Woman climbing


“Don’t forget what I told you.”

“Big house, fancy car?”


The grin on Randall’s face and the excitement in his voice, as he pronounces each word making sure they carry the weight he intends, brings a smile to Deja’s face. 

Goodbyes can be sad or happy; this one, in the 17th episode of the second season of This is Us, is both.

This shared secret between Randall and Deja was birthed from a previous conversation. The idea is on the ultimate dream that Randall had growing up, the thing he worked towards. He uses it as an encouragement to this child who has lived through so much. 

A big house and a fancy car are something Deja would need to think about, work towards. At this moment, however, she has more on her plate. Her mother has just come from prison, and this is one of the many foster homes she has had to live in and leave. 

The dream Randall tells her about is meant to act as a guide for where she wants to go later in life, when these things that matter now, won’t matter anymore. 

This dream is something many people hold dear. He articulates the desires of most of the population, which is seen as the ultimate indicator of success in a materialistic world. 

Every day, you wake up ready to go to a job, one you either like and enjoy or not, to ensure you get to this future place where you have a big house and a fancy car. This dream becomes the foundational point of all the promise your future holds for “making it” in the world. You will go where you need to go; you will do everything you need to ensure that it is reality. 

You focus and push yourself, adhering to every concept of discipline you come across. 

The problem is that this level of focus, this linear vision, and approach can seep into every aspect of life. It influences decisions, actions, and perceptions. Every one thing births the next, and eventually, your life is in perfect harmony as you work to achieve the dream, be more successful, more respected, more accomplished, and whatever else you work towards.

Life becomes black and white; you are either doing the right thing to achieve your dreams or the wrong one that might derail your progress. Every meal is scrutinized under diet culture. Every indulgence is first perceived as a potential addiction. All goals are seen as obligations, and life becomes a cycle of trying to get yourself in check. 

This often births self-judgment, which essentially translates to self-sabotage. If you decide to start dieting and you go to the extreme, cutting everything said to be wrong, you do it all, then, one day, you have something out of that new structure you are trying to establish, and you are done. If you couldn’t hold off that on that piece of cake now, what makes you think you could live a lifetime of having to make that decision over and over again. Who wants to always wonder whether it’s the best time to have cake with pros and cons based on health? How sure are you that you have what it takes to make that decision as many times as needed to makes sure you achieve your health goal?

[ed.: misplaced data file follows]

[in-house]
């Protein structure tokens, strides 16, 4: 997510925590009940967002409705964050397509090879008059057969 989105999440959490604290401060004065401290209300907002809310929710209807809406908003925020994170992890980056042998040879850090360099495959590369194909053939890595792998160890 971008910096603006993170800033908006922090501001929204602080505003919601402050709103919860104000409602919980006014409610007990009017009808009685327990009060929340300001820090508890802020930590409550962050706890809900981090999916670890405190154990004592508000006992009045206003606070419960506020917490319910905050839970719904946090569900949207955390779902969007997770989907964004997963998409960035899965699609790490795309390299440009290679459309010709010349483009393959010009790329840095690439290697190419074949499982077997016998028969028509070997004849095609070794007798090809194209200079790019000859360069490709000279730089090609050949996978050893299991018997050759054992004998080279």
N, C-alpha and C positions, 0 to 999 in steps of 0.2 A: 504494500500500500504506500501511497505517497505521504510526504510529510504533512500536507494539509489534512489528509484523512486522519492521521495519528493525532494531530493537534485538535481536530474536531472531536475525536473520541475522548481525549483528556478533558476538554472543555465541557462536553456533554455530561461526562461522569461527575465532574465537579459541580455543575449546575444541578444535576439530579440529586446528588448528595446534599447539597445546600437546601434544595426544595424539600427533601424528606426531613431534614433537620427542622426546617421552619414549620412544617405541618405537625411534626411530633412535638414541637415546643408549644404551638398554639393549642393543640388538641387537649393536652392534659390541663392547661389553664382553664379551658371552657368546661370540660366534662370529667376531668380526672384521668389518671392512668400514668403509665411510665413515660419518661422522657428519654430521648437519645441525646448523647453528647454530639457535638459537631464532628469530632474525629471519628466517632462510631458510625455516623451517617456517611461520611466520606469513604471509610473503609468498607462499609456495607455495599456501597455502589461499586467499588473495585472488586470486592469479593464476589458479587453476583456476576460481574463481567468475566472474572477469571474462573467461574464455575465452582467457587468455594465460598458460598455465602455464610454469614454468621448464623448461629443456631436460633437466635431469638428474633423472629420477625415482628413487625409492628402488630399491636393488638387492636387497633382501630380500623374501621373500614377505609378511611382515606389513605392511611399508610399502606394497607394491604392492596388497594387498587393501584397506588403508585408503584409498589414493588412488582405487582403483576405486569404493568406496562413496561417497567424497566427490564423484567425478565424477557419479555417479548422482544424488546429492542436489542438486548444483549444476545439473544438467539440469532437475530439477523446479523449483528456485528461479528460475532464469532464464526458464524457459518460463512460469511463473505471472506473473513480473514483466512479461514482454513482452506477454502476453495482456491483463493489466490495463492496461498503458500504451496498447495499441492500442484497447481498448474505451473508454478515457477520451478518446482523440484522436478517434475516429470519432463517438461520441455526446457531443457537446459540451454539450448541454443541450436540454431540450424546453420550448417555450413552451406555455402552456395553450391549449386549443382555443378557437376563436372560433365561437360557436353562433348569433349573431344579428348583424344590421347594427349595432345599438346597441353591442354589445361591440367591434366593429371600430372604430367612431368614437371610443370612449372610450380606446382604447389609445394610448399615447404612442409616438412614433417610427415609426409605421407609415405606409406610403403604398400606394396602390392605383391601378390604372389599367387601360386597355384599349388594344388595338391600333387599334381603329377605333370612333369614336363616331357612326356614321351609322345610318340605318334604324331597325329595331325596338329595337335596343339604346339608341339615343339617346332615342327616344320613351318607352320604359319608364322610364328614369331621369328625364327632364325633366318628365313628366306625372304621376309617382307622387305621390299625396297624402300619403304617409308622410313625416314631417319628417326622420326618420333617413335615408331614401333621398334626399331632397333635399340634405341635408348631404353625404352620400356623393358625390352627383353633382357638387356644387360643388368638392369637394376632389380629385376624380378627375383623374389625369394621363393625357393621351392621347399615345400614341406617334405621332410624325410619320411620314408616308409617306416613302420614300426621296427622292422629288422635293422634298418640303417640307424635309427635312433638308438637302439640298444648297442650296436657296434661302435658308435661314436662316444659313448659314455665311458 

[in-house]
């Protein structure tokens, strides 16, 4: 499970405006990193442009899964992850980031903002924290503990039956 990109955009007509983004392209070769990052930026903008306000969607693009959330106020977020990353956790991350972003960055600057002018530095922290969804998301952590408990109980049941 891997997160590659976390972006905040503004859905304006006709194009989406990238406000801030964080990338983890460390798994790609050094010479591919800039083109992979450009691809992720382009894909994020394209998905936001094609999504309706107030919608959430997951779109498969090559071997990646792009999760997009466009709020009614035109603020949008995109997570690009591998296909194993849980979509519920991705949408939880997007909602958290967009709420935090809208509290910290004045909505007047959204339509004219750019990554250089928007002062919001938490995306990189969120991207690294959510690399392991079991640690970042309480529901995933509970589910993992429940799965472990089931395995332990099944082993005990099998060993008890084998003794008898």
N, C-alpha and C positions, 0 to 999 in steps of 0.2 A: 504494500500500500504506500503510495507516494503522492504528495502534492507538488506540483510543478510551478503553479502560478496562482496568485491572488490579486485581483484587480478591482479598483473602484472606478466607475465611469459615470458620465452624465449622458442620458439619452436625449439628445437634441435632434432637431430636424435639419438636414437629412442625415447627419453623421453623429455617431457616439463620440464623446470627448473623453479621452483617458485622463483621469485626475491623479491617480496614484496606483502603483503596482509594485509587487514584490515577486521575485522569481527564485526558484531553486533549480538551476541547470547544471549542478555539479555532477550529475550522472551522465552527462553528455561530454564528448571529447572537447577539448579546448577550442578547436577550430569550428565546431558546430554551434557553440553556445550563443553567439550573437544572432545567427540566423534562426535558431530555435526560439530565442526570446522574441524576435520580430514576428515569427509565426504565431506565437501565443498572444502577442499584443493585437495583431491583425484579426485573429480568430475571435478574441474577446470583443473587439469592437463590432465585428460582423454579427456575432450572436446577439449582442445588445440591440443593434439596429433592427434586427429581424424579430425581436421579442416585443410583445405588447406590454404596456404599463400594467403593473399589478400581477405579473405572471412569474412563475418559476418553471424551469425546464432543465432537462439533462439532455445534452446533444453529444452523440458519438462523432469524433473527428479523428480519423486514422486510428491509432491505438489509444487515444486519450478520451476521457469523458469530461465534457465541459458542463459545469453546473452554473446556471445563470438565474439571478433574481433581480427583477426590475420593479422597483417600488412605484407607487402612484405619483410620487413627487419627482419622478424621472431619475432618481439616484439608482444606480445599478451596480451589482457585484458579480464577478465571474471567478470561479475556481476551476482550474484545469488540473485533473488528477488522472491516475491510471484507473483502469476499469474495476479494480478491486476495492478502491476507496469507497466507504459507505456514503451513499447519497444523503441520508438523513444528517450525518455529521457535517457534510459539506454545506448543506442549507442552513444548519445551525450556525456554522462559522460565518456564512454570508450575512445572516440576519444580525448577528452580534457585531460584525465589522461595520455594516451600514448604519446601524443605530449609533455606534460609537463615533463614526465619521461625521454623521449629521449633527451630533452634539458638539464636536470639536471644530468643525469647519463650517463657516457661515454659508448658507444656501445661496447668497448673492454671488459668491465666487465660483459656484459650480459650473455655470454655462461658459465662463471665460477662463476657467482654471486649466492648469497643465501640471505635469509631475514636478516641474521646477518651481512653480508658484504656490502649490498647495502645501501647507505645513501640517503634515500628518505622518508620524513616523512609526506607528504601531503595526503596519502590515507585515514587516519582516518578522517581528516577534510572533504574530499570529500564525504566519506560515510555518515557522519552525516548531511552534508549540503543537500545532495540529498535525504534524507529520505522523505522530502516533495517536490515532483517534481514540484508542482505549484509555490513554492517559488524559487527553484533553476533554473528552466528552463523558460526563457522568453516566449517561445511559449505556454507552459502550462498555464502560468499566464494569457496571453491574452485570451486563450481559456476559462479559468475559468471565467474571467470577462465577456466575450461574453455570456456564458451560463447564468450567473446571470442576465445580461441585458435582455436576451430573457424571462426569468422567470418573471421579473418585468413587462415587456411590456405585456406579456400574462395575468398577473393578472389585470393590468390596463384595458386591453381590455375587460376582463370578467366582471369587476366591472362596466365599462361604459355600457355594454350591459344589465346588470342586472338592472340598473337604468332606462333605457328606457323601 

These questions often translate to resignation; trying becomes a hassle, one that doesn’t seem as worthy as it did when you started. 

Life isn’t linear, and that is often forgotten. Without this as part of your conscious awareness, every failure, change of plans, adjustments to the schedule, or unexpected disruption is a huge problem. 

As much as it’s easier to keep your head on the work and focus on what you want to achieve and where you want to go, life doesn’t stop; it doesn’t wait for you to get there. It happens, as you focus, as your nose is on the grind, you don’t see it, but it is happening. You might not see the singing birds and cloudy skies, but you will see the blossoming flowers every once in a while.

You’ll realize, in this beauty, that while everything seemed stagnant, nothing was. Stories have been written, songs have been sung, and lives have been changed. Like the blossoming flowers, everything watered and taken care of has grown. 

The question is, how much have you? Grown?

Have you allowed the linear vision of whatever is seen as a success in whatever area of life, keep you from life as it happens, from experiencing it, from revealing the beauty you have budded so long? 


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